US Close: Stocks slump on COVID concerns, soft retail sales, and no stimulus hints from Powell, Oil pops on Middle East instability, Gold little changed

US stocks were unable to keep the relentless rally going after a soft retail sales report was accompanied with growing concerns the current COVID wave will make this a “difficult winter”. Wall Street does not have a catalyst to keep the climb going to uncharted territory, but they do have a plethora of short-term risks. Bearish sentiment is persisting as the Fed has not provided a clear signal that they will do more at the December meeting, on rising doubts that the Biden administration will get anything meaningful passed when they take office, and on concerns of what President Trump will do with the remainder of his term.

Republicans are not budging on stimulus talks and this could be a sign of what President-elect Biden should expect next year. The current coronavirus surge will undoubtedly trigger more shutdowns that will cripple many small businesses that did everything possible to survive.

Stocks attempted to stage a comeback leading up to Powell, but that quickly faded after he did not deliver a clear hint that more QE was coming.


Fed Chair Powell provided a laundry list of concerns on why Congress needs to act but did not signal the Fed was ready to increase QE or that they were ready to adjust their bond-buying program. The Fed is nowhere near done supporting the economy and will likely extend most of their emergency lending facilities that are about to expire. Powell reminded markets that labor market recovery is incomplete as over 10-million Americans still need work, which is more than the peak of the global financial crisis.

The Fed knows they could signal they are ready to act, but they want to keep the pressure on Congress to do their part. The December policy meeting will likely see the introduction of yield curve control and possibly an increase with their asset purchases.

Retail Sales

To sum up, deceleration was the word best used to describe the October US retail sales report. The consumer is still spending, but lockdowns and no signs of stimulus for millions of Americans is raising concerns retail sales will decline even as the holidays near. Benefits are expiring, COVID-19 lockdowns will lead to job losses and that will disrupt the spending habits for millions of Americans.

Currency traders are seeking shelter away from the US dollar after Fed Chair Powell signaled recovery is slowing and that they are nowhere near done supporting the economic recovery. Powell didn’t give us anything concrete today, but he outlined a strong case to expect that they will be the last central bank to end easing. The dollar will become a funding currency, but we may see limited FX moves until the Fed delivers more stimulus.


Crude prices rallied after the Trump administration announced further drawdown of troops in Afghanistan and Iraq. Instability in the region is a growing concern for some top military advisers. President Trump already sought options for attacking Iran over their nuclear program earlier in the week.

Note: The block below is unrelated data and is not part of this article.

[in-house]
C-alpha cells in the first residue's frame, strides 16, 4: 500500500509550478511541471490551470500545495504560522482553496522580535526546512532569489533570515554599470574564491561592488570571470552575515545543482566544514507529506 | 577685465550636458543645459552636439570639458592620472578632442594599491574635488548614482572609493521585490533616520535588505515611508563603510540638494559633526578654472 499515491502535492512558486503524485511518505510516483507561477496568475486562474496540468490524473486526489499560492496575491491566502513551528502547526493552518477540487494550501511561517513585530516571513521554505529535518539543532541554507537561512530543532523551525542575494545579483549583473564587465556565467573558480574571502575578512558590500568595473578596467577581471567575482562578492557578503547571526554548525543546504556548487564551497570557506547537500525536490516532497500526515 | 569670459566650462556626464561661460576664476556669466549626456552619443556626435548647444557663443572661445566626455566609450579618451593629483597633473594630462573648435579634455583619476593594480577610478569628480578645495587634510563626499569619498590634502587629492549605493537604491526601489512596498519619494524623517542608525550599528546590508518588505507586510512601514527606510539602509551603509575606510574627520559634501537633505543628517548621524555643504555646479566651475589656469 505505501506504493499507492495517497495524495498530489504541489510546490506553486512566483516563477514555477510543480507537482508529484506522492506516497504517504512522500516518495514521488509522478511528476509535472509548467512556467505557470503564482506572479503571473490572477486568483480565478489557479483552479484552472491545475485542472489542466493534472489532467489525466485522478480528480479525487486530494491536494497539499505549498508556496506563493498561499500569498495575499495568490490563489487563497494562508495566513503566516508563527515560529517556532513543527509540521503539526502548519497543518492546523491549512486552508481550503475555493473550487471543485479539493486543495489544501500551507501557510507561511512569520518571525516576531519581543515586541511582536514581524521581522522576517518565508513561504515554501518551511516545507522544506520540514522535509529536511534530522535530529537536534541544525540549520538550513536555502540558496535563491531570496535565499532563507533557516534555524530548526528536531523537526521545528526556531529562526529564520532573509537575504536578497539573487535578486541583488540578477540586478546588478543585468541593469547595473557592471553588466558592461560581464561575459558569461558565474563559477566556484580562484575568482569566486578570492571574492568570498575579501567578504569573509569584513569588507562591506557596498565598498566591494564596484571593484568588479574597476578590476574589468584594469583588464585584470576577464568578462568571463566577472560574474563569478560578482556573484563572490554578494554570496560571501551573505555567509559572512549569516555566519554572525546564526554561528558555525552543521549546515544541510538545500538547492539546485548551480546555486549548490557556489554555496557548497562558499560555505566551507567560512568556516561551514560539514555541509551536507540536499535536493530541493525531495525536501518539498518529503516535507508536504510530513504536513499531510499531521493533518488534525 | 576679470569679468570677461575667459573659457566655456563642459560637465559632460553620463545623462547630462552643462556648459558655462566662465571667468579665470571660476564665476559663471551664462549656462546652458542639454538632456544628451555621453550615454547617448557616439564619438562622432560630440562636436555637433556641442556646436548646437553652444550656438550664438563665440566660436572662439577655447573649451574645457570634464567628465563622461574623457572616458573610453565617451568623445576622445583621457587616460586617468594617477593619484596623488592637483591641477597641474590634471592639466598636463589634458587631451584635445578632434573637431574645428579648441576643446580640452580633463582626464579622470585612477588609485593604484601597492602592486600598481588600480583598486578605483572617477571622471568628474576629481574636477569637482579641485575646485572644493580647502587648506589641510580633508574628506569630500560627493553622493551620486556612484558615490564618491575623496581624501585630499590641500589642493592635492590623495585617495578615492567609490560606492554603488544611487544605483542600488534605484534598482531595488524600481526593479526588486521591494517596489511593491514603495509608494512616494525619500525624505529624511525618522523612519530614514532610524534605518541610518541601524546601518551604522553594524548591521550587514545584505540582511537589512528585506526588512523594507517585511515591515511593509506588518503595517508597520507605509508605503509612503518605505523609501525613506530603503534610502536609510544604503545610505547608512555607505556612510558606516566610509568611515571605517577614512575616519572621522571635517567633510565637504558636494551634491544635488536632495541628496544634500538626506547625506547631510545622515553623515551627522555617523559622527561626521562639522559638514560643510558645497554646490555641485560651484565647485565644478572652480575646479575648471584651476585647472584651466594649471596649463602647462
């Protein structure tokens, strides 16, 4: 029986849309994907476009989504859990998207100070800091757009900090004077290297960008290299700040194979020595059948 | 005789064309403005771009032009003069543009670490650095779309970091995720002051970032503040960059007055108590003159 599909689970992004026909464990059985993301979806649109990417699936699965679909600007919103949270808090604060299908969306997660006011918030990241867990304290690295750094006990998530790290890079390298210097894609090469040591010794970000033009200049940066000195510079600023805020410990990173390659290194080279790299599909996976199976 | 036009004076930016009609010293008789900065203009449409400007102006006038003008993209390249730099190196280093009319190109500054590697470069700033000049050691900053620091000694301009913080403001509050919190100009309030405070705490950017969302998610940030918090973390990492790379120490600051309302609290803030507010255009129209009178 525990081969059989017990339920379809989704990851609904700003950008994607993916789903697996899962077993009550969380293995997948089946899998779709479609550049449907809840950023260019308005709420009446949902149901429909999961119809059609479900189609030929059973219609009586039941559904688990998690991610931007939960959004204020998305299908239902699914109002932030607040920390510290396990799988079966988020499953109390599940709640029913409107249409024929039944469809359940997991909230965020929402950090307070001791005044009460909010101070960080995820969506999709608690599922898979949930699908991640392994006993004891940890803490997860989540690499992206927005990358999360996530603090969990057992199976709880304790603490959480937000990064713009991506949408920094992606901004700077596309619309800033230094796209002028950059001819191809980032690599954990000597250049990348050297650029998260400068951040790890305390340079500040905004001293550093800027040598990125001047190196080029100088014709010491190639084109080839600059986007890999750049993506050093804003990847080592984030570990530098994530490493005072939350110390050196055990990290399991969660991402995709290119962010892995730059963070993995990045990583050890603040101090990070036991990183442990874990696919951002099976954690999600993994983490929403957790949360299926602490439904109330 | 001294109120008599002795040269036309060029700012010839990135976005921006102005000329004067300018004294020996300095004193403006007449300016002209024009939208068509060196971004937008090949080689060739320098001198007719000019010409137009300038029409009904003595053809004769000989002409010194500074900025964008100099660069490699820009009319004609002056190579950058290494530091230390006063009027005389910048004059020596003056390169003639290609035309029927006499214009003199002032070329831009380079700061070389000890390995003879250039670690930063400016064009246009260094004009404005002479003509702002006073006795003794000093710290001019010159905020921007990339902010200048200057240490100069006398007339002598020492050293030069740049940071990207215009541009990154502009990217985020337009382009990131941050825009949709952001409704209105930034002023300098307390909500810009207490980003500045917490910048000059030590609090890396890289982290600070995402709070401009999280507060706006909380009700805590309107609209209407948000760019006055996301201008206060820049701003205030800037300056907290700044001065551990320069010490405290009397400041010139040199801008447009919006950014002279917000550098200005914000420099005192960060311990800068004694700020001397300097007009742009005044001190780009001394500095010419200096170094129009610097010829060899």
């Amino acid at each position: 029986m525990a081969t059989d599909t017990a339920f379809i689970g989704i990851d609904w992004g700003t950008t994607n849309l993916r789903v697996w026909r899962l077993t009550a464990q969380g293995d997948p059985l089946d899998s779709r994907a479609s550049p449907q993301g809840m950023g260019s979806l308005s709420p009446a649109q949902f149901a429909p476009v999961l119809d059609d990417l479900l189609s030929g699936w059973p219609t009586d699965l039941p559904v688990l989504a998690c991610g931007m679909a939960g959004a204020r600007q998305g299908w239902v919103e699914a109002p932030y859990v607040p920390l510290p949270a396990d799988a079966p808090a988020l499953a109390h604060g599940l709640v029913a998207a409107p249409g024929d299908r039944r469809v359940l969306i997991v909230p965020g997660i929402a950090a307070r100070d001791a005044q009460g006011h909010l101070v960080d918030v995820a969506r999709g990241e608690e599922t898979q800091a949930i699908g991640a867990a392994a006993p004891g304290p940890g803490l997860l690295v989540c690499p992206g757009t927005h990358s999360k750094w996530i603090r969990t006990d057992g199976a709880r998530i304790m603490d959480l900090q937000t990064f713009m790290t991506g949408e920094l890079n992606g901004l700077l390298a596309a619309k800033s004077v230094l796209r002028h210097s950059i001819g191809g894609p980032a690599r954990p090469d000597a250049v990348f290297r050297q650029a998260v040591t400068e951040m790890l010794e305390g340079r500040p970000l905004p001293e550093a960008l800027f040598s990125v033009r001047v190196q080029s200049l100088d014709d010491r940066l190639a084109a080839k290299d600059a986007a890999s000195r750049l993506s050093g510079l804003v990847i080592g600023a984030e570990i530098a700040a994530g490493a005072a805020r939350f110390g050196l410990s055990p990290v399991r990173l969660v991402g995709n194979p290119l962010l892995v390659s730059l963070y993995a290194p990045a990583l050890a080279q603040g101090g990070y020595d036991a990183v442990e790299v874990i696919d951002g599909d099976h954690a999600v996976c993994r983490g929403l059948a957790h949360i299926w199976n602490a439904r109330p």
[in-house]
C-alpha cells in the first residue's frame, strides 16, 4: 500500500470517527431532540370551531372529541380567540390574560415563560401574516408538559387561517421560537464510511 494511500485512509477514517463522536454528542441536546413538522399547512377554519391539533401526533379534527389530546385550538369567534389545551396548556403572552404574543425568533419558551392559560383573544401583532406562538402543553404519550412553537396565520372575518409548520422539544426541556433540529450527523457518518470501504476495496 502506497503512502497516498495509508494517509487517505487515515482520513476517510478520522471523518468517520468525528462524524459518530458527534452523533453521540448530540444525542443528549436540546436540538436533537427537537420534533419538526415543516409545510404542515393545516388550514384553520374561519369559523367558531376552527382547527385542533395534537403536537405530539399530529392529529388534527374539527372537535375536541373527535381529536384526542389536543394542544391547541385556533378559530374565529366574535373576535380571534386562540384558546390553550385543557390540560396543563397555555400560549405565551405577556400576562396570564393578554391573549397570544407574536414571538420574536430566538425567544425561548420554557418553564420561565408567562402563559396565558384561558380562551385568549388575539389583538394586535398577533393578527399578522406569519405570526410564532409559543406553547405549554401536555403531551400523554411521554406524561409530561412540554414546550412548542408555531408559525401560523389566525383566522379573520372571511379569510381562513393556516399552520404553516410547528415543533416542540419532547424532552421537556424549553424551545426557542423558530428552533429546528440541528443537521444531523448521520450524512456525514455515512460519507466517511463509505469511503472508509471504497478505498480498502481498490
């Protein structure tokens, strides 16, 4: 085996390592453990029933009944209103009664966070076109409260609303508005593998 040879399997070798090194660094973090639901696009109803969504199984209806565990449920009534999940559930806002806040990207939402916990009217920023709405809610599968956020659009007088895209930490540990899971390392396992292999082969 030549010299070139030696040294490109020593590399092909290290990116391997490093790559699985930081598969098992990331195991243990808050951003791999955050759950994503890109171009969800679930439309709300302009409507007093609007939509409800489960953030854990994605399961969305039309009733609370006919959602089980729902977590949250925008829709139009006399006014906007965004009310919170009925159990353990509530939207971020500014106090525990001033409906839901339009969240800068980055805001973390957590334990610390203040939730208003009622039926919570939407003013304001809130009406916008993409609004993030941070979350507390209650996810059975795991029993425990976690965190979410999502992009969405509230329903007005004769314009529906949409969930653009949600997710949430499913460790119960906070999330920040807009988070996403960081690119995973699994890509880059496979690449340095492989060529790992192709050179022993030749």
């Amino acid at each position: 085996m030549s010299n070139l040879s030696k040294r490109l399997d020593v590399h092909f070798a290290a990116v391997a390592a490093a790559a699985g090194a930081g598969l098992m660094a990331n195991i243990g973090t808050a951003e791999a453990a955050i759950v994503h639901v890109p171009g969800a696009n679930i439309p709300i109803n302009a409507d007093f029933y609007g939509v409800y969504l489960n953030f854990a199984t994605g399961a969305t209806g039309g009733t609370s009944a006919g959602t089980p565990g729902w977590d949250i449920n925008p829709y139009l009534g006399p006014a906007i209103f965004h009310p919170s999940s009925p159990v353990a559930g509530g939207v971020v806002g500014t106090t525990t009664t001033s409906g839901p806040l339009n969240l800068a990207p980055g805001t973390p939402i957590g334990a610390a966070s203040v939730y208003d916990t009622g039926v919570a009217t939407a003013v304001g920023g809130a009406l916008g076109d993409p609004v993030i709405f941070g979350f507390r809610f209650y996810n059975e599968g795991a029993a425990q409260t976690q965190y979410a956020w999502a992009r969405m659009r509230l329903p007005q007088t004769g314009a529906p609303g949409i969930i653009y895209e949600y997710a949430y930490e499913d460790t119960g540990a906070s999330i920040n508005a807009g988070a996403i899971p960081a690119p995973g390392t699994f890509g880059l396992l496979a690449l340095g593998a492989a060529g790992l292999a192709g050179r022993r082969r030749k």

Any escalation in the Middle East region could be a catalyst needed to help take Brent above its tight trading range that has been in place since the summer. Rising lockdowns across Europe and the US is the only thing preventing oil prices from surging higher.


Gold remains anchored just below the $1900 level. Disappointing retail sales raises concerns that the slowing US economy is about to get much worse. Lockdowns are spreading across the US and with no immediate signs that Congress is ready to break the stimulus stalemate, gold will continue to struggle to rise.

Gold’s best friend is stimulus and right now it seems she went home for winter break. Gold didn’t react much to Fed Chair Powell as he didn’t give any solid signs on what they will do at the next policy meeting.

Gold’s bullish outlook remains in place because the US and Europe will continue to deliver fresh support to large parts of their respective economies. Germany’s government gave the auto industry 5 billion euros in aid and that will become a growing theme for the next few months.

This article is for general information purposes only. It is not investment advice or a solution to buy or sell securities. Opinions are the authors; not necessarily that of OANDA Corporation or any of its affiliates, subsidiaries, officers or directors. Leveraged trading is high risk and not suitable for all. You could lose all of your deposited funds.

Ed Moya

Ed Moya

Senior Market Analyst, The Americas at OANDA
With more than 20 years’ trading experience, Ed Moya is a senior market analyst with OANDA, producing up-to-the-minute intermarket analysis, coverage of geopolitical events, central bank policies and market reaction to corporate news. His particular expertise lies across a wide range of asset classes including FX, commodities, fixed income, stocks and cryptocurrencies. Over the course of his career, Ed has worked with some of the leading forex brokerages, research teams and news departments on Wall Street including Global Forex Trading, FX Solutions and Trading Advantage. Most recently he worked with, where he provided market analysis on economic data and corporate news. Based in New York, Ed is a regular guest on several major financial television networks including CNBC, Bloomberg TV, Yahoo! Finance Live, Fox Business and Sky TV. His views are trusted by the world’s most renowned global newswires including Reuters, Bloomberg and the Associated Press, and he is regularly quoted in leading publications such as MSN, MarketWatch, Forbes, Breitbart, The New York Times and The Wall Street Journal. Ed holds a BA in Economics from Rutgers University.
Ed Moya